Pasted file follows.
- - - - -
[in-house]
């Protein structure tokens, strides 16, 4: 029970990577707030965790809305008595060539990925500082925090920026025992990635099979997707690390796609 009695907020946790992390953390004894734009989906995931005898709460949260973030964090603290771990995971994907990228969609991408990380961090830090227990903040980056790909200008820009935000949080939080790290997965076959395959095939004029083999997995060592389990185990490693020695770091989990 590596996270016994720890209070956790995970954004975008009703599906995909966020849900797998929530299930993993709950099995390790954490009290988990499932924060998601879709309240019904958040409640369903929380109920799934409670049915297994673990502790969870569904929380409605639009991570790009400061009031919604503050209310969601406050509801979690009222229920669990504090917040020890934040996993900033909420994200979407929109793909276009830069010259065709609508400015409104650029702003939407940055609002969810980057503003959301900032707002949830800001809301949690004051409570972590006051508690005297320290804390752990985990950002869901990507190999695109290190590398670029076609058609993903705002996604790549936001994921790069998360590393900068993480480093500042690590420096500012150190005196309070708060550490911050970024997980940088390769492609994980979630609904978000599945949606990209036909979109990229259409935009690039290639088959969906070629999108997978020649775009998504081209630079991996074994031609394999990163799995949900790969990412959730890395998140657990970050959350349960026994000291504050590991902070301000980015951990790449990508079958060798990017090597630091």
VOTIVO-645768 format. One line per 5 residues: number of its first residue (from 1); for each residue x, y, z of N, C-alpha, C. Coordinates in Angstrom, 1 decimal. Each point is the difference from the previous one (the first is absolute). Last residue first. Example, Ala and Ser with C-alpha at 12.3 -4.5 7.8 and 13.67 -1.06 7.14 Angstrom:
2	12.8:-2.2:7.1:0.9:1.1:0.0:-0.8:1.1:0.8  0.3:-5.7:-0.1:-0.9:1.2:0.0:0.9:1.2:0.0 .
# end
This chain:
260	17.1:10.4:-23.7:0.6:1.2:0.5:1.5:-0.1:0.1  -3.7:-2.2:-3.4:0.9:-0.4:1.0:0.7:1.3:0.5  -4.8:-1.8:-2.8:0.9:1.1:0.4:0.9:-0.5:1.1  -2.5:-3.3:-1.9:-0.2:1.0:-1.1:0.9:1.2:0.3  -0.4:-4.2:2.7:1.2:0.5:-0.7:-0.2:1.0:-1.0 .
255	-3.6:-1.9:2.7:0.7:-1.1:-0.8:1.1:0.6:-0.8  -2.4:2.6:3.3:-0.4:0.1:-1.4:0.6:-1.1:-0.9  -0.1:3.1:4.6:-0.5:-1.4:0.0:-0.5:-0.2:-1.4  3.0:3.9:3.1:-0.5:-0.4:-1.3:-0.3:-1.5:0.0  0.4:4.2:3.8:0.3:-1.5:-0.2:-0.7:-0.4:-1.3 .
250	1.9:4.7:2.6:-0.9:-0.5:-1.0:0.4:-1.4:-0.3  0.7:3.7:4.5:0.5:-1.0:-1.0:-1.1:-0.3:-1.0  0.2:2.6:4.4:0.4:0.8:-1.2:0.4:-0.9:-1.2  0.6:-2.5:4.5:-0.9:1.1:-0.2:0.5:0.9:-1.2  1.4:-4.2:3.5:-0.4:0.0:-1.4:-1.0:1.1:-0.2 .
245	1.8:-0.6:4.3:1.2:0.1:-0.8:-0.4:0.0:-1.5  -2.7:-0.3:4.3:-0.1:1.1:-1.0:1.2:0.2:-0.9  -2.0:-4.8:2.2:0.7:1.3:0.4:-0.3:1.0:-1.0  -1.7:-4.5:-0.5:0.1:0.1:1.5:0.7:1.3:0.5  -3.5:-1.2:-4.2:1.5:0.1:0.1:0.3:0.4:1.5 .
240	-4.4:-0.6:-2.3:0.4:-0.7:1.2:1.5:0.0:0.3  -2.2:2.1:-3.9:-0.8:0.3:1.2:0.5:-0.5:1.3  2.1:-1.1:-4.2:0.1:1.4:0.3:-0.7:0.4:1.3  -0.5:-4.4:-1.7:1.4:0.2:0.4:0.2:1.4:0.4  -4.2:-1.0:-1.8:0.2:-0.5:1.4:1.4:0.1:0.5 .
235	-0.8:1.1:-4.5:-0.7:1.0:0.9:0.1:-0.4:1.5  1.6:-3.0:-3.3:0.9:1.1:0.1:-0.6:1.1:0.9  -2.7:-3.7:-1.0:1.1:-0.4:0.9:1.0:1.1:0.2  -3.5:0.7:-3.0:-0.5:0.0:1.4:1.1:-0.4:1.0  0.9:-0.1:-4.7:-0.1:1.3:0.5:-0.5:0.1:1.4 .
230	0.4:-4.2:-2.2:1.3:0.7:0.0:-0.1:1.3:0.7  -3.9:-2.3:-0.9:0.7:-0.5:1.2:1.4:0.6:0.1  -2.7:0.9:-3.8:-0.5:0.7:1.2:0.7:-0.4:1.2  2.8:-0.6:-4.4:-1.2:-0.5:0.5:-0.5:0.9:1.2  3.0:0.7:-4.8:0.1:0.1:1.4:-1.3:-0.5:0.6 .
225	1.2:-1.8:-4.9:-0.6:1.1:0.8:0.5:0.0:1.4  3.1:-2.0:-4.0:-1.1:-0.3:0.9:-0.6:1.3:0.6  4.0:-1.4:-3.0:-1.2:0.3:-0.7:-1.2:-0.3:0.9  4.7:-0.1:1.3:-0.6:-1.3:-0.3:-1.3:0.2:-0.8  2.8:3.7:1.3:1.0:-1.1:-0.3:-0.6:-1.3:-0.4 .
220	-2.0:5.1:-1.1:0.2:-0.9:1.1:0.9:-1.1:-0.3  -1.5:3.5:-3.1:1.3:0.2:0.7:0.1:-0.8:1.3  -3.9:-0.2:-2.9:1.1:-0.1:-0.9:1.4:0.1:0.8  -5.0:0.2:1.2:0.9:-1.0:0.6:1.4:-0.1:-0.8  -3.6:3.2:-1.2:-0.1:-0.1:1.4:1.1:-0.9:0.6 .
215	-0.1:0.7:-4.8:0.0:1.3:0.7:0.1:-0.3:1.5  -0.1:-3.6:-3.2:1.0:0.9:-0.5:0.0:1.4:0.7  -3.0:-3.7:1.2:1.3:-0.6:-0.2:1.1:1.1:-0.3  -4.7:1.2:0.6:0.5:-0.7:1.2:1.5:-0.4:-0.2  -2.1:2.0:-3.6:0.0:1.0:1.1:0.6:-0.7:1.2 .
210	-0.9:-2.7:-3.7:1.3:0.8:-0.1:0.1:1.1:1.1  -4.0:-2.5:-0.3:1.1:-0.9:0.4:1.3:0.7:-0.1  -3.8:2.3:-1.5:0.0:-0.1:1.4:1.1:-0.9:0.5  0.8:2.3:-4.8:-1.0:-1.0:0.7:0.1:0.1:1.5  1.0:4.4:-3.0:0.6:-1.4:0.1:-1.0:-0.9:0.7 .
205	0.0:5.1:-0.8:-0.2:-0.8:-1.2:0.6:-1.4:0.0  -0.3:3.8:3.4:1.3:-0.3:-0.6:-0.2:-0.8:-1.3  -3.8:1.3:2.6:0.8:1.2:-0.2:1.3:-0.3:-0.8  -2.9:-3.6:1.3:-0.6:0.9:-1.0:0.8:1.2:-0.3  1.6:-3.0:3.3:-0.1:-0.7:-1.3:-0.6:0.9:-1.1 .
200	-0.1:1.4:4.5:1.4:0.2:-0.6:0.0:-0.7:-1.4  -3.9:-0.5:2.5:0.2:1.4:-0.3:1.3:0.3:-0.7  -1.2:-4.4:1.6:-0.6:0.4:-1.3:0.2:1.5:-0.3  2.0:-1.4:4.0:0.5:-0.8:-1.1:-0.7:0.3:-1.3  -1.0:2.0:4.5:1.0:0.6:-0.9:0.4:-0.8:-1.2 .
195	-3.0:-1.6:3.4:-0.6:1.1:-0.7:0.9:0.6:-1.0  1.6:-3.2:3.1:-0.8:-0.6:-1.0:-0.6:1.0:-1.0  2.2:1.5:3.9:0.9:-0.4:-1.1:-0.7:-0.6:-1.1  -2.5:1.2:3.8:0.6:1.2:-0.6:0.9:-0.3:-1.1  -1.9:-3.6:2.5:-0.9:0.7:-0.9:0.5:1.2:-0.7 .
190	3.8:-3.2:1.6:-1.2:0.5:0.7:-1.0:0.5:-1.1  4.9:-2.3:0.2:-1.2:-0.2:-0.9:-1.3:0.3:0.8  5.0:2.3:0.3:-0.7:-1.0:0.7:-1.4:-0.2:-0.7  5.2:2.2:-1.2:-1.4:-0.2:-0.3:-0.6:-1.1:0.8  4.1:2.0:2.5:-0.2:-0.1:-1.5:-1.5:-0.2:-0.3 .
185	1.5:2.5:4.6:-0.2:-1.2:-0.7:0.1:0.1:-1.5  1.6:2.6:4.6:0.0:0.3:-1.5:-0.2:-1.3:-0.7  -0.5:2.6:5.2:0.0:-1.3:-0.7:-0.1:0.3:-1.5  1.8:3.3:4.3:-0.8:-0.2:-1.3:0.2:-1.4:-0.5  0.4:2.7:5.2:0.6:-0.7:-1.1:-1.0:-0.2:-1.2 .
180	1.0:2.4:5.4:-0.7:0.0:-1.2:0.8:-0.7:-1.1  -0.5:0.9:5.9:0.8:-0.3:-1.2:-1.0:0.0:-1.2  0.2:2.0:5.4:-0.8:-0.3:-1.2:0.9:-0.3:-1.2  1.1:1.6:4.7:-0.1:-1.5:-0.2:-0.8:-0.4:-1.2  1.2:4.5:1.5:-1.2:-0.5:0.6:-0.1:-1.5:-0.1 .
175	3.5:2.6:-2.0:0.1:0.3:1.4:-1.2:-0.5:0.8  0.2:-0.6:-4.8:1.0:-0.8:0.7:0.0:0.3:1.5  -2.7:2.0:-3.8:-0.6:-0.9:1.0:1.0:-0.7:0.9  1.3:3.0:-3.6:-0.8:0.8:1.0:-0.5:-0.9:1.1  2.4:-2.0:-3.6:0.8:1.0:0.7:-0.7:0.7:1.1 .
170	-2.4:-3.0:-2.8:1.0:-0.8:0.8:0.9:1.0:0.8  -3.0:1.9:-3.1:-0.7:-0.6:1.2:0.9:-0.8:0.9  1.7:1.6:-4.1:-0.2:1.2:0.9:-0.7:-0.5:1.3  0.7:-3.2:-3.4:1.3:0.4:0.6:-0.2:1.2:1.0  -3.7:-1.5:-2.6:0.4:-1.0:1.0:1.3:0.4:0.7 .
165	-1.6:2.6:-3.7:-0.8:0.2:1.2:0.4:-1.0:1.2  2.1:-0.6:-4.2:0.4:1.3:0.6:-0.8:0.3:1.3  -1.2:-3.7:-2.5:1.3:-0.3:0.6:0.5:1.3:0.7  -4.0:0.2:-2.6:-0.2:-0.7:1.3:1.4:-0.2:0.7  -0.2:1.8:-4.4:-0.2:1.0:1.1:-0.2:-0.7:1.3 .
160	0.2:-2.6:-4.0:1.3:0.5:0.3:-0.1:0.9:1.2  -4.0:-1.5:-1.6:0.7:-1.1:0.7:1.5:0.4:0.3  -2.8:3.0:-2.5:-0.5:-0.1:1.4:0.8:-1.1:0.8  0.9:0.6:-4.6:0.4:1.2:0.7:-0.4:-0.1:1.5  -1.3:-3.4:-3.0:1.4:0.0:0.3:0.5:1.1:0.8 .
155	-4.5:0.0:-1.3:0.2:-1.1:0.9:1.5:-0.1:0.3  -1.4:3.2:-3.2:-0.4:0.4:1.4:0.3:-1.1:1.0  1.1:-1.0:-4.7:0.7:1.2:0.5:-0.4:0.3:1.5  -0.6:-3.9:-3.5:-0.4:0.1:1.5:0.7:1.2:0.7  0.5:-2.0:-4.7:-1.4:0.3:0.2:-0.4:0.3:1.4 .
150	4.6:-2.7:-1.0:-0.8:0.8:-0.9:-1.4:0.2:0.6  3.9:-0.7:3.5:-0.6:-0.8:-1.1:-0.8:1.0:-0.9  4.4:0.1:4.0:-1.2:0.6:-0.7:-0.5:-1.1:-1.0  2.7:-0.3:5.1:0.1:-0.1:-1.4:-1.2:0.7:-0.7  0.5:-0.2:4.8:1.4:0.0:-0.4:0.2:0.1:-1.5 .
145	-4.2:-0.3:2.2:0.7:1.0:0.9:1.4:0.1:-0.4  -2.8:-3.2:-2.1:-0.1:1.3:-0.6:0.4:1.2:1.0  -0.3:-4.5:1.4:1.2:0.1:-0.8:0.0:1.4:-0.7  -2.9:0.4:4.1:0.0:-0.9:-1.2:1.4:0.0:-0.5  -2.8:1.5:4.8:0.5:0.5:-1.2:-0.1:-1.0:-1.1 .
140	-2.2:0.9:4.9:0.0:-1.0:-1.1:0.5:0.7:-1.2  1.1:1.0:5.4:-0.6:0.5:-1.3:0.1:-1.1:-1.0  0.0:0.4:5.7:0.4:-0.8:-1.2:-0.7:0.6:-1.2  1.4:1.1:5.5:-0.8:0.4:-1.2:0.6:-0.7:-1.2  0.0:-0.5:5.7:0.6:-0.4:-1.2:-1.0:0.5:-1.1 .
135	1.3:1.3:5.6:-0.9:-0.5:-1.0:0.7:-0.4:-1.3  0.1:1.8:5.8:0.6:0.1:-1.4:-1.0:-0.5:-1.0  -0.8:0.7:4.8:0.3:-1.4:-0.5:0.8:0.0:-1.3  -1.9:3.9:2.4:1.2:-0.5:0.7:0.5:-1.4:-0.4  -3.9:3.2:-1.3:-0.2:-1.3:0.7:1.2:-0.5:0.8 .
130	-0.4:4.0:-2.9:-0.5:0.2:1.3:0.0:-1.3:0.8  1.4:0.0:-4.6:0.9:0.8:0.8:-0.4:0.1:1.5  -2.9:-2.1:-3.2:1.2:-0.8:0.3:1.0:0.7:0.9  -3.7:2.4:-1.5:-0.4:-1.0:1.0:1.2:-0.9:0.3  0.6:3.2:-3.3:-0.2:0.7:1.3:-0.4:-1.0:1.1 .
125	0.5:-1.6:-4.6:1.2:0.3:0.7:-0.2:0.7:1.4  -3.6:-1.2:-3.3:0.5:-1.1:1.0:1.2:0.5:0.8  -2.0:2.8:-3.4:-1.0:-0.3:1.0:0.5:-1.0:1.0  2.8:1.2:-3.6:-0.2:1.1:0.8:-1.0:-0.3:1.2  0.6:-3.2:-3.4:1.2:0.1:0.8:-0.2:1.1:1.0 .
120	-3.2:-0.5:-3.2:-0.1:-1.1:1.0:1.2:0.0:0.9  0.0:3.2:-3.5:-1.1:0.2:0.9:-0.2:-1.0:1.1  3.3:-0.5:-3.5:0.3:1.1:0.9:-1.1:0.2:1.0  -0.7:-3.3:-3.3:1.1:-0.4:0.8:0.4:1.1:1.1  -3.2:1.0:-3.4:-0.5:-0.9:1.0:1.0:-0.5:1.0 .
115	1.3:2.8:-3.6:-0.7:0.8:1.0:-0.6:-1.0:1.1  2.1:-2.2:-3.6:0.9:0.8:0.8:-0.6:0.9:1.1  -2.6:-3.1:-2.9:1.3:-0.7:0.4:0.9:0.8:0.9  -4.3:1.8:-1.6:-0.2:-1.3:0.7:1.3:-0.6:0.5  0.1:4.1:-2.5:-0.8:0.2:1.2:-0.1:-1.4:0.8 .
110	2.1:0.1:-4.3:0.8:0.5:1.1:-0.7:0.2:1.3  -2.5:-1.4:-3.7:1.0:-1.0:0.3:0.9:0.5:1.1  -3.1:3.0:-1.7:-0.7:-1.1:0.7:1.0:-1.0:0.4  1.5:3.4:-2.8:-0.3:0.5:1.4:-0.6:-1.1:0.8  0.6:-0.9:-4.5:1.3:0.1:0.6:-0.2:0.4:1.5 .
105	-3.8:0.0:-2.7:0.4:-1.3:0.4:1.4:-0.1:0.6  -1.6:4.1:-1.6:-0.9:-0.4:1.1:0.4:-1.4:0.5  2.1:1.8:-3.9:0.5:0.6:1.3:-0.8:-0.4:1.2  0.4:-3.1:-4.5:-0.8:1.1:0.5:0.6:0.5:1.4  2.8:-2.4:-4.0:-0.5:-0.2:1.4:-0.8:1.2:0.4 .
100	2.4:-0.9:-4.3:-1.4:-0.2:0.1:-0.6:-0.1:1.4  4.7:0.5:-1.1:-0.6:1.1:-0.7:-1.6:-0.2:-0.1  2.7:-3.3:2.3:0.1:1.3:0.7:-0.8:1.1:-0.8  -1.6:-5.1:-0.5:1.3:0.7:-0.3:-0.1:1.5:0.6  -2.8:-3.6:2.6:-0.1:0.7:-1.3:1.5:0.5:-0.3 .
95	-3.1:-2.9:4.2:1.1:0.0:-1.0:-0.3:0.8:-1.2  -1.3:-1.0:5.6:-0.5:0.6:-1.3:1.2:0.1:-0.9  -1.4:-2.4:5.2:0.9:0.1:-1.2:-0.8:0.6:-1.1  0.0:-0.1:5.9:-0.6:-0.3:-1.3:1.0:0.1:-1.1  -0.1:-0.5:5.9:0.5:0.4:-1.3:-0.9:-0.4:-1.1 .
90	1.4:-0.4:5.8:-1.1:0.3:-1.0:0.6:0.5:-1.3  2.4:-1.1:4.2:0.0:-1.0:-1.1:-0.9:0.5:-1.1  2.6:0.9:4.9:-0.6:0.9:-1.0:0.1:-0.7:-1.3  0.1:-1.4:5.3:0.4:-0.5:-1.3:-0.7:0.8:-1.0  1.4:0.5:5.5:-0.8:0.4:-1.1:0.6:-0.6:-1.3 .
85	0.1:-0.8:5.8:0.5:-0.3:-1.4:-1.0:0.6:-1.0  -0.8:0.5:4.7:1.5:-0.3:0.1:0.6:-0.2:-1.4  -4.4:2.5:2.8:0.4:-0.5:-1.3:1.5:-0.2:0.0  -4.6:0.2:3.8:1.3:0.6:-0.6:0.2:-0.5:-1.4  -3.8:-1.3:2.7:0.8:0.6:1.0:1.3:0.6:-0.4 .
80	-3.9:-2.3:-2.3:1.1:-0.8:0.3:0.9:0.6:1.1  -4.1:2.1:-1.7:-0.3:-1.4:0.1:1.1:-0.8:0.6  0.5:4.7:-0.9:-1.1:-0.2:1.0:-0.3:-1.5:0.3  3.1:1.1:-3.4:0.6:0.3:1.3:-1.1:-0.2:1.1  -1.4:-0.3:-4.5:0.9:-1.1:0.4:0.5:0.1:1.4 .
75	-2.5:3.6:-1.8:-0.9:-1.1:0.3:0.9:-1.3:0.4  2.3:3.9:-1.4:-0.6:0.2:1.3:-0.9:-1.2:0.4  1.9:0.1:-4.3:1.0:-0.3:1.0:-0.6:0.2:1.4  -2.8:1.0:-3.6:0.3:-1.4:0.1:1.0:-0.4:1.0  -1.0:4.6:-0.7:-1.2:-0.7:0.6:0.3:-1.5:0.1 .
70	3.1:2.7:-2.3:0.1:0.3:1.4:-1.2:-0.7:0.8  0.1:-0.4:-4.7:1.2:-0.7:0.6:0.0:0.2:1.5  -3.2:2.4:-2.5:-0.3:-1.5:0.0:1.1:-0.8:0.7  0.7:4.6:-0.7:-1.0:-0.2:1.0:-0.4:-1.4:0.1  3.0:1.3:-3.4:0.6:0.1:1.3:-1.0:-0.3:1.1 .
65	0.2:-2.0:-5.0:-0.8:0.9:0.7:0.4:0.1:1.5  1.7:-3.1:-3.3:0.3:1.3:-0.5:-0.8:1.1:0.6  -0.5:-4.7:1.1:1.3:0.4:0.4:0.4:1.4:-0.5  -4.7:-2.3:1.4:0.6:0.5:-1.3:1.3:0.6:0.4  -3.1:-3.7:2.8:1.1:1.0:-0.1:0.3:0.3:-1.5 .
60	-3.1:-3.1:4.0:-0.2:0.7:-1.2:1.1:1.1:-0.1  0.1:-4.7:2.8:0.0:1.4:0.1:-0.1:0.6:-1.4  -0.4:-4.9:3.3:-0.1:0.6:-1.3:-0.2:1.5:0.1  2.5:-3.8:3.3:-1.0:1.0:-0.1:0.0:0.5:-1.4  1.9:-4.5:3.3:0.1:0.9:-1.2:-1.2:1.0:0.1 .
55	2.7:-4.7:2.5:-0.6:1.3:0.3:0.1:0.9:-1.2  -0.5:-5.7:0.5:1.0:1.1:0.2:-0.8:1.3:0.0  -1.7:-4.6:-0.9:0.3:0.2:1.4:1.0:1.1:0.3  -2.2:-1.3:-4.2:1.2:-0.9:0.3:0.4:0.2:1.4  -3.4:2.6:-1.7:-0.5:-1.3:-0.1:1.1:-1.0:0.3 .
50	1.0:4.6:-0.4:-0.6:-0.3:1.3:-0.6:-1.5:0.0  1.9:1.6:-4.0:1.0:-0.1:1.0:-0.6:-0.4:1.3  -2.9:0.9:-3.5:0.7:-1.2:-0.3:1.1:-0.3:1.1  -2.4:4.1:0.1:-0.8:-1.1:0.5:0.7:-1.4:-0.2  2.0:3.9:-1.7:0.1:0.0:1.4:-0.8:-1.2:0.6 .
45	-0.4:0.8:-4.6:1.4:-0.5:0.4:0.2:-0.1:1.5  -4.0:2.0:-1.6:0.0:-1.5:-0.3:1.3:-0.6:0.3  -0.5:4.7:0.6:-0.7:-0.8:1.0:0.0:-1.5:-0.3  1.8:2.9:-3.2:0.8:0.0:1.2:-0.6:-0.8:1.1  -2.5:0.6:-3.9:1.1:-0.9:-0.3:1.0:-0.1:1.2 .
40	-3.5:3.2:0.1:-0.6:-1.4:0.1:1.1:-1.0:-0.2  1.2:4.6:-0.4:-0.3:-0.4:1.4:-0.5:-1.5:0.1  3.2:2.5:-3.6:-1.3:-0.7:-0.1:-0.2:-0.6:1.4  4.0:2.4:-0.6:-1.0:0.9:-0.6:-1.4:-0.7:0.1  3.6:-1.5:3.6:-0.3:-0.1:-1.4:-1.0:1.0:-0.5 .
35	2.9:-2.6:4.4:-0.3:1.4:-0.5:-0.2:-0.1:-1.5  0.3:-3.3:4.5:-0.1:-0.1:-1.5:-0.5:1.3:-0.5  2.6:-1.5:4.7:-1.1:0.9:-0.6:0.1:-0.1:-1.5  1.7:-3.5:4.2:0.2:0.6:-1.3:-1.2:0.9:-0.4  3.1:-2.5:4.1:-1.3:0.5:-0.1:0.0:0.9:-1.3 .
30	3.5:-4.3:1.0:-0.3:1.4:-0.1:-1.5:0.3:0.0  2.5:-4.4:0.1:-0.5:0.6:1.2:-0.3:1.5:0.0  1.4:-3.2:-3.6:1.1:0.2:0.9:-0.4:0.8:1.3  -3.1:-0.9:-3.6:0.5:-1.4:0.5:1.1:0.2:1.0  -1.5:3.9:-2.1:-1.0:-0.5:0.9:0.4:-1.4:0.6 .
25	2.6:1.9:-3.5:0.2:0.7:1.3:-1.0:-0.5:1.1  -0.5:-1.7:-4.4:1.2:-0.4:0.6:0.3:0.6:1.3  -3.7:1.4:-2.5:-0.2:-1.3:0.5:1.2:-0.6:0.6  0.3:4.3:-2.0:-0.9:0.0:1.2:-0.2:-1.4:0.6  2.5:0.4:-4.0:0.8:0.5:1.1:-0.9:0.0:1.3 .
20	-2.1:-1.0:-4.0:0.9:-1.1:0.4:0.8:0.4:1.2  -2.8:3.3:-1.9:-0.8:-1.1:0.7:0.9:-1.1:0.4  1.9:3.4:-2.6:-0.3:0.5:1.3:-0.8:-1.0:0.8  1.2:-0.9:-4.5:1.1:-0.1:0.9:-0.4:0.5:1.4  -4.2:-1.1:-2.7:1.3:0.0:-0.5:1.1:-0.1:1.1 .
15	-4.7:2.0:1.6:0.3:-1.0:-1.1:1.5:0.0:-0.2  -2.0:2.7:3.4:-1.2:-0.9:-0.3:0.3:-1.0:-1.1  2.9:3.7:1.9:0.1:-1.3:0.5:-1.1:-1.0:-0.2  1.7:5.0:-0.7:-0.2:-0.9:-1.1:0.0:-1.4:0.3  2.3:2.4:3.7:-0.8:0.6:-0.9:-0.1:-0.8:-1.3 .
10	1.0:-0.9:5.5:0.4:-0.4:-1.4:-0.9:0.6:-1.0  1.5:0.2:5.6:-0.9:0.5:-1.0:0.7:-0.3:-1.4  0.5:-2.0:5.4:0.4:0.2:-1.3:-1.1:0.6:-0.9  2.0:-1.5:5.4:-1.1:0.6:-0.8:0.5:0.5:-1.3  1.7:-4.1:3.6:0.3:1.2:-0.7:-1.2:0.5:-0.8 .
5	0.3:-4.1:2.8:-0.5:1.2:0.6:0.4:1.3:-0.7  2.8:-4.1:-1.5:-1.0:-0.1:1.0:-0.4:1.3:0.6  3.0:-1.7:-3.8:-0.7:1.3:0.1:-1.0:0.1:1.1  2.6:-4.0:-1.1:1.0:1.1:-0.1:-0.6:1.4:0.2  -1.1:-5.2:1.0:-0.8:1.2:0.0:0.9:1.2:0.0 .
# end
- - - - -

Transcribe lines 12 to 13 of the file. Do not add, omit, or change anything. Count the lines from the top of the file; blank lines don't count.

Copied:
235	-0.8:1.1:-4.5:-0.7:1.0:0.9:0.1:-0.4:1.5  1.6:-3.0:-3.3:0.9:1.1:0.1:-0.6:1.1:0.9  -2.7:-3.7:-1.0:1.1:-0.4:0.9:1.0:1.1:0.2  -3.5:0.7:-3.0:-0.5:0.0:1.4:1.1:-0.4:1.0  0.9:-0.1:-4.7:-0.1:1.3:0.5:-0.5:0.1:1.4 .
230	0.4:-4.2:-2.2:1.3:0.7:0.0:-0.1:1.3:0.7  -3.9:-2.3:-0.9:0.7:-0.5:1.2:1.4:0.6:0.1  -2.7:0.9:-3.8:-0.5:0.7:1.2:0.7:-0.4:1.2  2.8:-0.6:-4.4:-1.2:-0.5:0.5:-0.5:0.9:1.2  3.0:0.7:-4.8:0.1:0.1:1.4:-1.3:-0.5:0.6 .